Thanks guys so far this is great stuff. I aim for 10-11mm at the bridge myself for classical as I personally notice the tone die on my instruments if it gets any higher. Certainly it sounds harder to set the flamenco than the classical. Though I am surprised at comments saying the action is the same, I always assumed it was lower, I myself shoot for just over 3mm at the bass and 2.5-3mm at the treble. I just assumed flamencos were more like 2.5 or less. I have only ever once played a real flamenco (a conde in the €5000-€6000 range) when having lessons. My teacher had a go of my £5000 rozas at the same time. He hated mine and I hated his lol. I did not know then the possibilities of a flamenco guitar in the right hands and in my weak classical hands it sounded awful. Still it inspired me to play more robustly so maybe I could do a better job today. It sounded too woody and dry in his hands (he was an amazing player achieving exactly what he was trying to achieve and I was in awe of his talent). It did buzz a fair bit but I recall no fretting out of the trebles, just that they were strong and then gone. I remember it feeling very easy to play compared to my classical.
Do you guys ever remove more material of the frets after the 10th or 12th fret (I think it's called sloping off) after leveling to get rid of fretting out with very low action?
Thanks guys, your helps great so far, can't wait to bleed you all dry of your knowledge lol

Hwyl
David
  REPORT THIS POST AS INAPPROPRIATE |  Date Jun. 9 2021 8:44:00
 
RobF

Posts: 1112
Joined: Aug. 24 2017
 

RE: Fret buzz or fretting out, how m... (in reply to Guest

Stephen summed it up pretty nicely when he said “ The action varies with each player and according to how the guitar expresses its string tension. The only constant is the string height at the bridge.” There is a lot of important information buried in those two sentences.

While I would caution against getting too caught up in the numbers game, some starting points for the maker to use for a new guitar could be a string height of between 7.5 - 8.5mm at the bridge and the guitar should be able to play cleanly when not being pushed with an action of between 2.8 - 3.0mm bass and 2.6 - 2.8mm treble. Again, these are dimensions for the maker, which will not always align with the aspirations of all players. But the maker has to deal with realities, and if you can hit those targets then you’re probably in good shape.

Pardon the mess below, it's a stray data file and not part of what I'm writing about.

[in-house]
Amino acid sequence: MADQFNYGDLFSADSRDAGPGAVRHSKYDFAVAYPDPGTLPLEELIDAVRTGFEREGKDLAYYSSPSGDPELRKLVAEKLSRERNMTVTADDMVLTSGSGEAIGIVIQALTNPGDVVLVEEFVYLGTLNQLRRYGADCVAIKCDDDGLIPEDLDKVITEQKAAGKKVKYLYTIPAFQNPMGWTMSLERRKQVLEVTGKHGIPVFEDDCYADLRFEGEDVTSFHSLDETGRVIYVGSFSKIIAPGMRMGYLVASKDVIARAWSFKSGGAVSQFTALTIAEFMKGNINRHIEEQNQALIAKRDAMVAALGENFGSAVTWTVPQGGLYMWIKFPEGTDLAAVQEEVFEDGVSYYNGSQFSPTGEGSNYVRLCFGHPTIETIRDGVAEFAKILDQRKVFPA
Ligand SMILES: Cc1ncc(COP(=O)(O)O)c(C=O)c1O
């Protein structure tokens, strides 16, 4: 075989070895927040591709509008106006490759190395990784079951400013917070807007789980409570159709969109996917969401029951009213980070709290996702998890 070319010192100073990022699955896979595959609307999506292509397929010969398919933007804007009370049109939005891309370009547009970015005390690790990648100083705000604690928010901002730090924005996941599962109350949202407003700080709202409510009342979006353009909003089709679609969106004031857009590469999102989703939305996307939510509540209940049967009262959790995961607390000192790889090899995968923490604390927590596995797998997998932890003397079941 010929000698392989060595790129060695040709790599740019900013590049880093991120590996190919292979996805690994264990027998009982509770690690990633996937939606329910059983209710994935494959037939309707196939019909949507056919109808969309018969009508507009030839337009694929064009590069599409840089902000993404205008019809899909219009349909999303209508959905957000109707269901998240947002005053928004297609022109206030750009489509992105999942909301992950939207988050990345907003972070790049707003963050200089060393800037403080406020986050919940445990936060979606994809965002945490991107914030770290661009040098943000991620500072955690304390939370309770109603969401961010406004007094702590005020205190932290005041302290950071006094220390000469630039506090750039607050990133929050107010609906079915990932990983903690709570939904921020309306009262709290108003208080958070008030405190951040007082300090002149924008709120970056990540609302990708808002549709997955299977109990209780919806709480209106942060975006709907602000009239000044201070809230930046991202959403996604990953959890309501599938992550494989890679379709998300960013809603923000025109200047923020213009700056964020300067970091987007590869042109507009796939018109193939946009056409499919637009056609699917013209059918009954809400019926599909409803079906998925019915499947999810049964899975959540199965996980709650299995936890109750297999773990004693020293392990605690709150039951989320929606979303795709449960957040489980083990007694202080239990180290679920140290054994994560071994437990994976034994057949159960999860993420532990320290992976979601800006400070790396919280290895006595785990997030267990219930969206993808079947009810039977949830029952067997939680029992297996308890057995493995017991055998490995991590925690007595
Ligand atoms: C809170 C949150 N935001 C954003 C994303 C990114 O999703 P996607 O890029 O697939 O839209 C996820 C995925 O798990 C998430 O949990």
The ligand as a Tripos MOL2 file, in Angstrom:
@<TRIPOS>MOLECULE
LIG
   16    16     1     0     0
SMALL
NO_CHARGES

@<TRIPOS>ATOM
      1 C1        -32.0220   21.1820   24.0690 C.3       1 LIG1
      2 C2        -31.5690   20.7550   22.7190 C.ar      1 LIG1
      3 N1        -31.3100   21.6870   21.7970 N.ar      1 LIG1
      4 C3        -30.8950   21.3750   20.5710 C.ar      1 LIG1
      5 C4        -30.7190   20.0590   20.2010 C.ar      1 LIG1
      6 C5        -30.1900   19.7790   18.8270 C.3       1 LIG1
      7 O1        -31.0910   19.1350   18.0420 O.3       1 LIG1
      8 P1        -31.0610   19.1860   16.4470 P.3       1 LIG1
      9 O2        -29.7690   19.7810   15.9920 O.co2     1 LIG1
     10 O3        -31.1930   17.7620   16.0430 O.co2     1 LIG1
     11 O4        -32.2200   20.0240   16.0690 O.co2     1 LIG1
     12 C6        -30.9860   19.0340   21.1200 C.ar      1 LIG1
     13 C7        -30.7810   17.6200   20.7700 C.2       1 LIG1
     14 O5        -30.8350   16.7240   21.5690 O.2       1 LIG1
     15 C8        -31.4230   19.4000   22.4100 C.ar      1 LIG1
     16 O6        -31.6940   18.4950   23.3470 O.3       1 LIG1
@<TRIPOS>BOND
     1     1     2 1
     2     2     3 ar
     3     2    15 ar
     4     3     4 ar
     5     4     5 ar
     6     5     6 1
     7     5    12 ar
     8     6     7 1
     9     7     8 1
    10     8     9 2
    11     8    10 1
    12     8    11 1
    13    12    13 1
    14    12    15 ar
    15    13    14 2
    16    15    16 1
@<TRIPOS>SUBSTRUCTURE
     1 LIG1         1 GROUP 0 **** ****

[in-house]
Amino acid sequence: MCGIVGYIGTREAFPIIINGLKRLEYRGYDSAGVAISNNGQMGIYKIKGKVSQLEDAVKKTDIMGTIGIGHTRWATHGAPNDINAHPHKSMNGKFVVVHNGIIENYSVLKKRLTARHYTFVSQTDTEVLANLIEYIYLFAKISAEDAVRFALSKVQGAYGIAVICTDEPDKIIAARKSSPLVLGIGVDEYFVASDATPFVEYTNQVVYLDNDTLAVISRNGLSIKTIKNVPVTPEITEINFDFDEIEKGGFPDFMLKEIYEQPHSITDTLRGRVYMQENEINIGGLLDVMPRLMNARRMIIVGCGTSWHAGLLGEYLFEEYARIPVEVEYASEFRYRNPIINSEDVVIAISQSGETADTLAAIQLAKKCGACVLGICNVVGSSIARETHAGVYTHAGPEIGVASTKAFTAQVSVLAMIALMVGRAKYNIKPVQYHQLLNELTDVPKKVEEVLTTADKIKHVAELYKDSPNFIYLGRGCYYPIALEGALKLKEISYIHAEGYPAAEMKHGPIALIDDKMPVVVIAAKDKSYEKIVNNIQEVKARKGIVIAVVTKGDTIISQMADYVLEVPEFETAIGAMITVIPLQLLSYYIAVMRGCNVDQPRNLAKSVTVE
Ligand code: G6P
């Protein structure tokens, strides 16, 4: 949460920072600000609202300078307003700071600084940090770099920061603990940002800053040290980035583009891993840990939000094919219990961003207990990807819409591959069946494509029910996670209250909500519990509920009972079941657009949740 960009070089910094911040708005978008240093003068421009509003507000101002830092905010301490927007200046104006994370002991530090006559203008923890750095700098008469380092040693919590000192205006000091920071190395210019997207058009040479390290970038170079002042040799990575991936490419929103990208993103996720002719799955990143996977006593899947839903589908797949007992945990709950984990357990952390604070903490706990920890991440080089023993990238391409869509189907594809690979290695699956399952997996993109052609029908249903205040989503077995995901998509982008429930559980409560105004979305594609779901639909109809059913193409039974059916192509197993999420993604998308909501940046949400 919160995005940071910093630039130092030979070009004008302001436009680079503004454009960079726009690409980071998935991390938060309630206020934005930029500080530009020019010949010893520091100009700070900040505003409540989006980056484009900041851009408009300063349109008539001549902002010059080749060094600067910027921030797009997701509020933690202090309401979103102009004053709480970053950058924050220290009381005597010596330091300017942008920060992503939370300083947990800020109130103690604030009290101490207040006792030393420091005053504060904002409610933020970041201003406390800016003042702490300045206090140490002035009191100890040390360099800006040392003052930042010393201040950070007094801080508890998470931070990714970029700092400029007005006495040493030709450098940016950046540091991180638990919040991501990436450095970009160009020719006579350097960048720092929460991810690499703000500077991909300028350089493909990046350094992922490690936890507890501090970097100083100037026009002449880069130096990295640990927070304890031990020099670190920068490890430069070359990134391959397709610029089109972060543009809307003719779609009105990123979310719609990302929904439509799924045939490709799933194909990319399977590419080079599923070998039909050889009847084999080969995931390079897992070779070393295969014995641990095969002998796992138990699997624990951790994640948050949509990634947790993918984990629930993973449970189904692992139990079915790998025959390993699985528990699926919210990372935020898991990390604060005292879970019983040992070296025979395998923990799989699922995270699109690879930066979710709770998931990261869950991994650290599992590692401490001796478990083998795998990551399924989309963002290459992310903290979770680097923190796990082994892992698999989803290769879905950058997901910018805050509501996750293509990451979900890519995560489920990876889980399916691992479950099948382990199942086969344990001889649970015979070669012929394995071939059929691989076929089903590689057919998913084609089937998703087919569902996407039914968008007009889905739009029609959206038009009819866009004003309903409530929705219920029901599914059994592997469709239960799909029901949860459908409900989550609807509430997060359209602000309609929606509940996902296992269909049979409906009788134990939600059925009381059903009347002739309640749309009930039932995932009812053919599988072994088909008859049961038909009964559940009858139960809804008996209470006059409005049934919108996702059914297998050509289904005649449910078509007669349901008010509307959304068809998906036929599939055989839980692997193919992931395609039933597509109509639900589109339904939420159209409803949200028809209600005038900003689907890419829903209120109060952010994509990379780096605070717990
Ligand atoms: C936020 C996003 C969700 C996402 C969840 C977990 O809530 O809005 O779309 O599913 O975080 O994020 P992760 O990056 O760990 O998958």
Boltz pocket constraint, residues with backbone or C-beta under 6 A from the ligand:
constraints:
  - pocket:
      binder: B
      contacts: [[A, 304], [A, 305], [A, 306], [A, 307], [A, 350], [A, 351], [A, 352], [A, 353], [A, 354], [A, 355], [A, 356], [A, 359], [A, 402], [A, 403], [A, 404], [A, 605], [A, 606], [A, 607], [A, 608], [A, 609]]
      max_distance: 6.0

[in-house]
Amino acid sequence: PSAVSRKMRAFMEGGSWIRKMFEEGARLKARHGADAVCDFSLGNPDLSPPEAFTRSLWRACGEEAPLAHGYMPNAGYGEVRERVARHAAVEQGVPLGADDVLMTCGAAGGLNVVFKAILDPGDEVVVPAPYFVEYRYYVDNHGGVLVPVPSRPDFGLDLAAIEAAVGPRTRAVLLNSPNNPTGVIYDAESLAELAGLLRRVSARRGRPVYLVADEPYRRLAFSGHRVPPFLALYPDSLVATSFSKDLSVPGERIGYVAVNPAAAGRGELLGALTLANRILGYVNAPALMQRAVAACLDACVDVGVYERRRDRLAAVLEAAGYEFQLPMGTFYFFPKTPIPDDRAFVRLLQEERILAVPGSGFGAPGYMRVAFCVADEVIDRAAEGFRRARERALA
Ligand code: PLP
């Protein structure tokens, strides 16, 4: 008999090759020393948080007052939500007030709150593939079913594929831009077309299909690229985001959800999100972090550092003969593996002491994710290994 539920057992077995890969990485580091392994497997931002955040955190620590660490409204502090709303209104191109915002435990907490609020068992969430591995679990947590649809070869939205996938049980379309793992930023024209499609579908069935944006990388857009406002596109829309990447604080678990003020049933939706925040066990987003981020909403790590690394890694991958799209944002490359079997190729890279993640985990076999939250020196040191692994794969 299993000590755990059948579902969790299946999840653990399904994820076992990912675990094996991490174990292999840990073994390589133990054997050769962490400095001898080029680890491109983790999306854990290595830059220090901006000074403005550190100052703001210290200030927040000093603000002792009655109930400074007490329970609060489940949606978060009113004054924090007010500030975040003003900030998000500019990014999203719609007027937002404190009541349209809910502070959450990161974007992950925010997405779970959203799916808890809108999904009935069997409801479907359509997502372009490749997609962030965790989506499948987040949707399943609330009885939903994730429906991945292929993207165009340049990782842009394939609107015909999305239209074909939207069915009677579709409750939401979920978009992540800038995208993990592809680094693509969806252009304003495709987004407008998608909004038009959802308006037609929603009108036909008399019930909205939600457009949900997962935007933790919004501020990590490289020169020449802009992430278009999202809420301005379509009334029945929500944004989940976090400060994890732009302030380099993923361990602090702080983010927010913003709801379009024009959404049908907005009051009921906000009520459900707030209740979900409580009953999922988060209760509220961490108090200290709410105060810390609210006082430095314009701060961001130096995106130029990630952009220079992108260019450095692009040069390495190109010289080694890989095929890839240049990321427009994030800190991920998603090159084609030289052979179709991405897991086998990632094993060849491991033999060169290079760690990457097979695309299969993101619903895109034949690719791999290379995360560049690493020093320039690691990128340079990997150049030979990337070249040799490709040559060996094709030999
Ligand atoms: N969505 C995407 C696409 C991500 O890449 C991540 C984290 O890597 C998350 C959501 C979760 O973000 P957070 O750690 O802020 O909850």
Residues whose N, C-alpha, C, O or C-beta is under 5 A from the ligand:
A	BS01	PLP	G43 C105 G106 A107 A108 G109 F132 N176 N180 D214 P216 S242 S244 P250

In the world of the internet not all makers or shops will make the same claims and the numbers I mentioned shouldn’t be taken as a golden rule or anything like that but, just as those two sentences of Stephen’s hold far more information than they may appear to contain at first glance, so does the assertion that the maker has to deal with realities. And marketing and the perceptions fuelled by it often do not.

The sloping off adjustment you refer to for the higher fret area can be achieved during the fretwork but if it’s done while planing the fingerboard it’s often called dropping the tongue. And, yes, this can be done, it’s not a no-no. There’s a bit of an art to it when done on the wood, however, and it might be a good plan to ease into the practice gradually over a number of guitars, if you do choose to go that route.

Finally, I know you’re kidding, but the makers aren’t really here to be bled dry, it’s best to try to achieve a balance where the knowledge transfer is a two way street. People are very generous with information on the Foro, and it’s often hard earned knowledge that’s being imparted. For me, I close the tap if I discover an active discussion is getting cross-posted to or referenced on other forums or platforms. That’s something that really throws me, and I’ll generally stop responding to a poster if I notice that they’re doing that. But others may not care so much, so maybe it’s a non-issue in the grand scheme of things.
  REPORT THIS POST AS INAPPROPRIATE |  Date Jun. 9 2021 10:46:37
Guest

RE: Fret buzz or fretting out, how m... (in reply to RobF

Thanks for the info it's great really. I will impart as much wisdom as I have earned myself (not much I fear lol) to this forum as well as a good deal of nonsensical rambles. I don't share your view on information cross references with other forums but can't recall a single time I have actually done so, so no worries there I guess?!?!